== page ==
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To a degree of muscular strength, which falls to the lot of few, Richard added a mind incapable of fear. Hence in the ancient annalists he towers as a warrior above all his contemporaries. Nor was this preeminence conceded to him by the Christians alone. Even a century after his death his name was employed by the Saracen cavalier to chide his horse, and by the Saracen mother to terrify her children. But when we have given him the praise of valour, his panegyric is finished. His laurels were steeped in blood, and his victories purchased with the impoverishment of his people. Of the meanness to which he could stoop to procure money, and the injustices into which he was hurried by the impetuosity of his passions, the reader has found numerous instances in the preceding pages. To his wife he was as faithless as he had been rebellious to his father. If in a fit of repentance he put away his mistress, there is reason to believe that his reformation did not survive the sickness by which it was suggested. Lingard.



The arbitrary taxes, which he imposed very early in his reign, which offended even more by the improper use made of them than their irregularity, irritated the people extremely, and joined with all the preceding causes to make his government contemptible. Henry the Second, during his contest with the church, had the address to preserve the barons in his interests. Afterwards, when the

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barons had joined in the rebellion of his children, this wise prince found means to sec ore the bishops and ecclesiastics. But John drew upon himself at once the hatred of all orders of his subjects. His struggle with the Pope weakened him; his submission to the Pope weakened him yet more. The loss of his foreign territories, besides what he lost along with them in reputation, made him entirely dependent upon England; whereas his predecessors made one part of their territories subservient to the preservation of their authority in another, where it was endangered. Add to all these causes the personal character of the king, in which there was nothing uniform or sincere, and which introduced the like unsteadiness into all his government. He was indolent, yet restless in his disposition; fond of working by violent methods, without any vigour; boastful, but continually betraying his fears; showing, on all occasions, such a desire of peace as hindered him from ever enjoying it. Having no spirit of order he never looked forward; content by any temporary expedient to extricate himself from a present difficulty. Rash, arrogant, perfidious, irreligious, unquiet, he made a tolerable head of a party, but a bad king; and had talents fit to disturb another's government, not to support his own. A most striking contrast presents itself between the conduct and fortune of John and his adversary Philip. Philip came to the crown when many of the provinces of France, by being in the hands of too powerful vassals, were in a manner dismembered from the kingdom; the royal authority was very low in what remained.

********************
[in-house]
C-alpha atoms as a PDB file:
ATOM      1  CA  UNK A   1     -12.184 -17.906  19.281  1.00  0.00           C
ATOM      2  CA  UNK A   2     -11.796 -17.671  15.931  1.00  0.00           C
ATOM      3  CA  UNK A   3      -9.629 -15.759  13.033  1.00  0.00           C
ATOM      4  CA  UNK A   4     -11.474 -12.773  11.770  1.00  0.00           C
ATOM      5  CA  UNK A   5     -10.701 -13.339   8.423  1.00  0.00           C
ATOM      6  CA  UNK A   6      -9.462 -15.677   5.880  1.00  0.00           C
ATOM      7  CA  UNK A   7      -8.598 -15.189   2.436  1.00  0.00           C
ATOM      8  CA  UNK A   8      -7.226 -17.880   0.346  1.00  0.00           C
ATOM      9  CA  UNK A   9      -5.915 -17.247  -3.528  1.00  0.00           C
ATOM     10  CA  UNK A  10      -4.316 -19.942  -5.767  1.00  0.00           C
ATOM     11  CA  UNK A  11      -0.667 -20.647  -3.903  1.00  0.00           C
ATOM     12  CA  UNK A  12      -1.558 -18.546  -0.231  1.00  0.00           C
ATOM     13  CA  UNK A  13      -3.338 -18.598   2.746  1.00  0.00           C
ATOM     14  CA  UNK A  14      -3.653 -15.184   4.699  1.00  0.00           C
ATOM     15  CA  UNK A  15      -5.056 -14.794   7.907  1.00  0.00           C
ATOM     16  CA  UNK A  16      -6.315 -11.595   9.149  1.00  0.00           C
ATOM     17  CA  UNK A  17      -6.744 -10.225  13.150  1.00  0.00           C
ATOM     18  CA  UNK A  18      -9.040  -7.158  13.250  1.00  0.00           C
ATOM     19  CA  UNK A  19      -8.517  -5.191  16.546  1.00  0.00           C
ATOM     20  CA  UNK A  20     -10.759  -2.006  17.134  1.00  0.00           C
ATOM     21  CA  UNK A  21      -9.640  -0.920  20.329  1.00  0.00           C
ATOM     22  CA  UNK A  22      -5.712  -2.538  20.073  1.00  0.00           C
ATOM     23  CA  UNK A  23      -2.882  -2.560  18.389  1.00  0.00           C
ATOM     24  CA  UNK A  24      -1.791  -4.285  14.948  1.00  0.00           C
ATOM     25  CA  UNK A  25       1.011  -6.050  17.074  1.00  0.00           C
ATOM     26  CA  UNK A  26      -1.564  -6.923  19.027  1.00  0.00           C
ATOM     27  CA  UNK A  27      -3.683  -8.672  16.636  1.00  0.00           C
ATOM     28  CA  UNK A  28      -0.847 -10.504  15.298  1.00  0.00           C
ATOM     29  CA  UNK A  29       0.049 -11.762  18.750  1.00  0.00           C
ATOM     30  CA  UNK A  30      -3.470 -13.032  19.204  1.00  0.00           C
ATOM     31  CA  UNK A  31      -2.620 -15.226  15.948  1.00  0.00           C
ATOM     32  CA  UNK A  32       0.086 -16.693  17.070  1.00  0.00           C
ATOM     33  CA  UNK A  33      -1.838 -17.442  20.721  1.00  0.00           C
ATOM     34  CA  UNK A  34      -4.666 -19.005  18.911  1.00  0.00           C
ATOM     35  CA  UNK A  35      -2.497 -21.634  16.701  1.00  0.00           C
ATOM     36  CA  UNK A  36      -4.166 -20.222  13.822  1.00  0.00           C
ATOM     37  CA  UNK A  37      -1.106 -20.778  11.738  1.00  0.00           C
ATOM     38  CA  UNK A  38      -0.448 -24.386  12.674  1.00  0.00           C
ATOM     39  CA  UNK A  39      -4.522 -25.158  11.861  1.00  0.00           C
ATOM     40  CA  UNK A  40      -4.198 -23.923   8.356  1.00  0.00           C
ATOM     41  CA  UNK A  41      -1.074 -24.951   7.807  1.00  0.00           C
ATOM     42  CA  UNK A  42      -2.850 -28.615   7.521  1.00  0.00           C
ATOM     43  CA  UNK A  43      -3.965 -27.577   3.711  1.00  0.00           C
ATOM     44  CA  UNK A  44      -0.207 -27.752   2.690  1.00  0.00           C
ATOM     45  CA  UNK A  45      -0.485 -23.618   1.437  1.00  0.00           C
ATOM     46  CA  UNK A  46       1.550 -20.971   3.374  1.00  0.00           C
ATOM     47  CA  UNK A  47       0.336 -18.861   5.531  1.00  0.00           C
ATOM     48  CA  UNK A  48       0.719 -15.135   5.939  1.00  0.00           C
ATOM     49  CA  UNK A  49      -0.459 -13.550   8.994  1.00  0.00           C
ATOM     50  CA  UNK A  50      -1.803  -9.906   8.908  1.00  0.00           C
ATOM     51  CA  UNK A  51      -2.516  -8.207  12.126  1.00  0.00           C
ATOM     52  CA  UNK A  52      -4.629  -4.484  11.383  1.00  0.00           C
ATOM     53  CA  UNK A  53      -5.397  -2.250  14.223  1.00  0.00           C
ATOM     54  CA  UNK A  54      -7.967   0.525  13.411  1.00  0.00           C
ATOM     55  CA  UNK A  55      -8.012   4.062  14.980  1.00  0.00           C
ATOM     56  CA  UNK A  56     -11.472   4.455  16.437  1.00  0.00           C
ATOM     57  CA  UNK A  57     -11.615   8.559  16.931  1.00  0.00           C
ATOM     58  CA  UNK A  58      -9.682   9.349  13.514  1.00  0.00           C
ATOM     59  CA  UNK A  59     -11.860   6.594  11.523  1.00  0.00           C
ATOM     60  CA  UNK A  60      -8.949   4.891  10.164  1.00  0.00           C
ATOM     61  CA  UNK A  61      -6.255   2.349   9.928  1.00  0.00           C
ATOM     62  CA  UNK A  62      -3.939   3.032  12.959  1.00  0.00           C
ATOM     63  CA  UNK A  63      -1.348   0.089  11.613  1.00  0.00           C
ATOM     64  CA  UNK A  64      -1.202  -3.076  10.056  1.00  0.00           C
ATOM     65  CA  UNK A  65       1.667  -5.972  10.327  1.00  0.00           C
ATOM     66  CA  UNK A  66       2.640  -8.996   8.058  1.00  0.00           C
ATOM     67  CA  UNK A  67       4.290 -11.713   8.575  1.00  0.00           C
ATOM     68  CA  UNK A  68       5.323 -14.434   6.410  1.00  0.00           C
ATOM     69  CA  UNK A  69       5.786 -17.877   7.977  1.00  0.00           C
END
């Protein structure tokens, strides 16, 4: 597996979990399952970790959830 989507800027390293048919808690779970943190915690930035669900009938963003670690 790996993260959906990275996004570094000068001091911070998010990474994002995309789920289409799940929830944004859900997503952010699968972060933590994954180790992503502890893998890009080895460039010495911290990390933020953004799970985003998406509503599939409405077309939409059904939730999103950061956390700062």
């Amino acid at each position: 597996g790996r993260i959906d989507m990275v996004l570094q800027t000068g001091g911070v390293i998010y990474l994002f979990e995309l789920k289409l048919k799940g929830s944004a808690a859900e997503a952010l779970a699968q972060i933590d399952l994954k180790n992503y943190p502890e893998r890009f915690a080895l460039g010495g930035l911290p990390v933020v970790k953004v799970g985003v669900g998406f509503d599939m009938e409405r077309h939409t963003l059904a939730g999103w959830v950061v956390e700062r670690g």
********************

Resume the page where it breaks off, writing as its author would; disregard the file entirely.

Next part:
He reunited to the crown a country as valuable as what belonged to it before; he reduced his subjects of all orders to a stricter obedience than they had given to his predecessors. He withstood the papal usurpation, and yet used it as an instrument in his designs; whilst John, who inherited a great territory, and an entire prerogative, by his vices and weakness gave up his independency to the Pope, his prerogative to his subjects, and a large part of his dominions to the king of France. Burke. * * * *